This is a suit in equity by petitioners on behalf of themselves and all other creditors of the Southern Minnesota Joint Stock Land Bank of Minneapolis to enforce the liability imposed upon shareholders of the Bank by § 16 of the Federal Farm Loan Act, equal to one hundred percent of their holdings. 39 Stat. 360, 374, 12 U.S.C. § 812.
The respondents made two defenses: (1) they invoked a New York statute of limitation barring such an action after ten years, New York Civil Practice Act, § 53; (2) they urged laches, claiming that petitioners had unduly
In Guaranty Trust Co. v. York, supra, we ruled that when a State statute bars recovery of a suit in a State court on a State-created right, it likewise bars recovery of such a suit on the equity side of a federal court brought there merely because it was "between Citizens of different States" under Art. III, § 2 of the Constitution. The amenability of such a federal suit to a State statute of limitation cannot be regarded as a problem in terminology, whereby the practical effect of a statute of limitation would turn on the content which abstract analysis may attribute to "substance" and "procedure." We held, on the contrary, that a statute of limitation is a significant part of the legal rules which determine the outcome of a litigation. As such, it is as significant in enforcing a State-created right by an exclusively equitable remedy as it is in an action at law. But in the York case we pointed out with almost wearisome reiteration, in reaching this result, that we were there concerned solely with State-created rights. For purposes of diversity suits a federal court is, in effect, "only another court of the State." Guaranty Trust Co. v. York, supra, at 108. The considerations that urge adjudication by the same law in all courts within a State when enforcing a right created by that State are hardly relevant for determining the rules which bar enforcement of an equitable right created not by a State legislature but by Congress.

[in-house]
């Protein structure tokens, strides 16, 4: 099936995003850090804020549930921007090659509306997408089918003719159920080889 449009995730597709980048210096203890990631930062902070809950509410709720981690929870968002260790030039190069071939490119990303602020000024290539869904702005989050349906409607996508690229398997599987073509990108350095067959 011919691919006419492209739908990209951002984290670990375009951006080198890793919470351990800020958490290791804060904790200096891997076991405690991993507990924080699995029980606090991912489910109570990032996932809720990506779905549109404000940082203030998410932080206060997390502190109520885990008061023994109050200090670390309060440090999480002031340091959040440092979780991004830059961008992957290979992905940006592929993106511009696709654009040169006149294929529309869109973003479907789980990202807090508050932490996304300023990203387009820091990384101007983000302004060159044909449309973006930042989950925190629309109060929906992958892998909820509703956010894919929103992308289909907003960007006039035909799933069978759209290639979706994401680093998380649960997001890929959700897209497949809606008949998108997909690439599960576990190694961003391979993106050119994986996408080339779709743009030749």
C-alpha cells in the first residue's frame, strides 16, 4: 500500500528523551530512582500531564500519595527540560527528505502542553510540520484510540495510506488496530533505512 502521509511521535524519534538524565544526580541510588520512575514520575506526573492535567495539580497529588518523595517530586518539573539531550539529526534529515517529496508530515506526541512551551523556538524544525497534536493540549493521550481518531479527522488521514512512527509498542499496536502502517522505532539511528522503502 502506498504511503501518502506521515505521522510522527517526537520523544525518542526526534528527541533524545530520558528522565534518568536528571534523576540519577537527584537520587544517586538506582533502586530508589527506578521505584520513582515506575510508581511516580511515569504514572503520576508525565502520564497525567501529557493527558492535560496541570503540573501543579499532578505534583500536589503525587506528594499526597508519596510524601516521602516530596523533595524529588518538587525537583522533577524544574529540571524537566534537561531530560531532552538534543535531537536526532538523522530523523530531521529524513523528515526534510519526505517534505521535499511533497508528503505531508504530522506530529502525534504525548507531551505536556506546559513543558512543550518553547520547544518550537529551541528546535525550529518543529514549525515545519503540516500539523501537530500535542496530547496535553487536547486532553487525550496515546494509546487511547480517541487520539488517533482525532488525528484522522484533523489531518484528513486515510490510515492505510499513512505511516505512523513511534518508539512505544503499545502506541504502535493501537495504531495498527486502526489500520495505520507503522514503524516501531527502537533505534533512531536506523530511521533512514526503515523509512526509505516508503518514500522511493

The present case concerns not only a federally-created right but a federal right for which the sole remedy is in equity. Wheeler v. Greene, 280 U.S. 49; Christopher v. Brusselback, 302 U.S. 500; Russell v. Todd, 309 U.S. 280, 285. And so we have the reverse of the situation in Guaranty Trust Co. v. York, supra. We do not have the duty of a federal court, sitting as it were as a court of a State, to approximate as closely as may be State law in order to vindicate without discrimination a right derived solely from a State. We have the duty of federal courts, sitting as national courts throughout the country, to apply their own principles in enforcing an equitable right created by Congress. When Congress leaves to the federal courts the formulation of remedial details, it can hardly expect them to break with historic principles of equity in the enforcement of federally-created equitable rights.